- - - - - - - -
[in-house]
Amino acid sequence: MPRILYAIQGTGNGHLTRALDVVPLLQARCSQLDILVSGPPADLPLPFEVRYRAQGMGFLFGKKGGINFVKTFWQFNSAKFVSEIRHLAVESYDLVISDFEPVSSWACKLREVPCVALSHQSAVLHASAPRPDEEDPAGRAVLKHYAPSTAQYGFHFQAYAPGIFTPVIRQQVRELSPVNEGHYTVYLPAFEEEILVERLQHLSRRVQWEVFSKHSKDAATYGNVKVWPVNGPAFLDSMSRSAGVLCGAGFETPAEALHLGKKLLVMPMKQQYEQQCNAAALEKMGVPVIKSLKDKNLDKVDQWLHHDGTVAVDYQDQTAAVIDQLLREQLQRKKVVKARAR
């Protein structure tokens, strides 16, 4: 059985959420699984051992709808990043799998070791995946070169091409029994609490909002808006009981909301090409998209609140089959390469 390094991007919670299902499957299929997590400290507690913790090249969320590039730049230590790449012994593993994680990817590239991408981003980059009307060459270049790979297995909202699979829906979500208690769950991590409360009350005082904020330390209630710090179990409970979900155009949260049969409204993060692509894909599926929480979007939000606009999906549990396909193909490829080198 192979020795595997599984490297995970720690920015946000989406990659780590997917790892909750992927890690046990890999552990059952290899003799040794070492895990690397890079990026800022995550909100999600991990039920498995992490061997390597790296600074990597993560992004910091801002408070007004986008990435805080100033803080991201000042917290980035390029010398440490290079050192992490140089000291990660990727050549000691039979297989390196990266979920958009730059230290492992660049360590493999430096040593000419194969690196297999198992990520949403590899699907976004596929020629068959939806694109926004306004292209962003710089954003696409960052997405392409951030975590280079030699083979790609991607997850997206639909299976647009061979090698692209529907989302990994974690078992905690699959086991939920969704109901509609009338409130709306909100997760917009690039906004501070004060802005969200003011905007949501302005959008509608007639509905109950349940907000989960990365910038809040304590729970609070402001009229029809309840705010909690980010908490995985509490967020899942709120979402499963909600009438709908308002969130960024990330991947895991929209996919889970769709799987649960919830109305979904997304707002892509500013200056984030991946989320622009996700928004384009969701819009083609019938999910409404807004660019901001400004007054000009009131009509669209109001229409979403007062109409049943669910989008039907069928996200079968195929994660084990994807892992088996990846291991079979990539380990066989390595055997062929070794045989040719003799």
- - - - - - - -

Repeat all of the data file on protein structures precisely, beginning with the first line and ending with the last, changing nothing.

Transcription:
[in-house]
Amino acid sequence: MPRILYAIQGTGNGHLTRALDVVPLLQARCSQLDILVSGPPADLPLPFEVRYRAQGMGFLFGKKGGINFVKTFWQFNSAKFVSEIRHLAVESYDLVISDFEPVSSWACKLREVPCVALSHQSAVLHASAPRPDEEDPAGRAVLKHYAPSTAQYGFHFQAYAPGIFTPVIRQQVRELSPVNEGHYTVYLPAFEEEILVERLQHLSRRVQWEVFSKHSKDAATYGNVKVWPVNGPAFLDSMSRSAGVLCGAGFETPAEALHLGKKLLVMPMKQQYEQQCNAAALEKMGVPVIKSLKDKNLDKVDQWLHHDGTVAVDYQDQTAAVIDQLLREQLQRKKVVKARAR
């Protein structure tokens, strides 16, 4: 059985959420699984051992709808990043799998070791995946070169091409029994609490909002808006009981909301090409998209609140089959390469 390094991007919670299902499957299929997590400290507690913790090249969320590039730049230590790449012994593993994680990817590239991408981003980059009307060459270049790979297995909202699979829906979500208690769950991590409360009350005082904020330390209630710090179990409970979900155009949260049969409204993060692509894909599926929480979007939000606009999906549990396909193909490829080198 192979020795595997599984490297995970720690920015946000989406990659780590997917790892909750992927890690046990890999552990059952290899003799040794070492895990690397890079990026800022995550909100999600991990039920498995992490061997390597790296600074990597993560992004910091801002408070007004986008990435805080100033803080991201000042917290980035390029010398440490290079050192992490140089000291990660990727050549000691039979297989390196990266979920958009730059230290492992660049360590493999430096040593000419194969690196297999198992990520949403590899699907976004596929020629068959939806694109926004306004292209962003710089954003696409960052997405392409951030975590280079030699083979790609991607997850997206639909299976647009061979090698692209529907989302990994974690078992905690699959086991939920969704109901509609009338409130709306909100997760917009690039906004501070004060802005969200003011905007949501302005959008509608007639509905109950349940907000989960990365910038809040304590729970609070402001009229029809309840705010909690980010908490995985509490967020899942709120979402499963909600009438709908308002969130960024990330991947895991929209996919889970769709799987649960919830109305979904997304707002892509500013200056984030991946989320622009996700928004384009969701819009083609019938999910409404807004660019901001400004007054000009009131009509669209109001229409979403007062109409049943669910989008039907069928996200079968195929994660084990994807892992088996990846291991079979990539380990066989390595055997062929070794045989040719003799």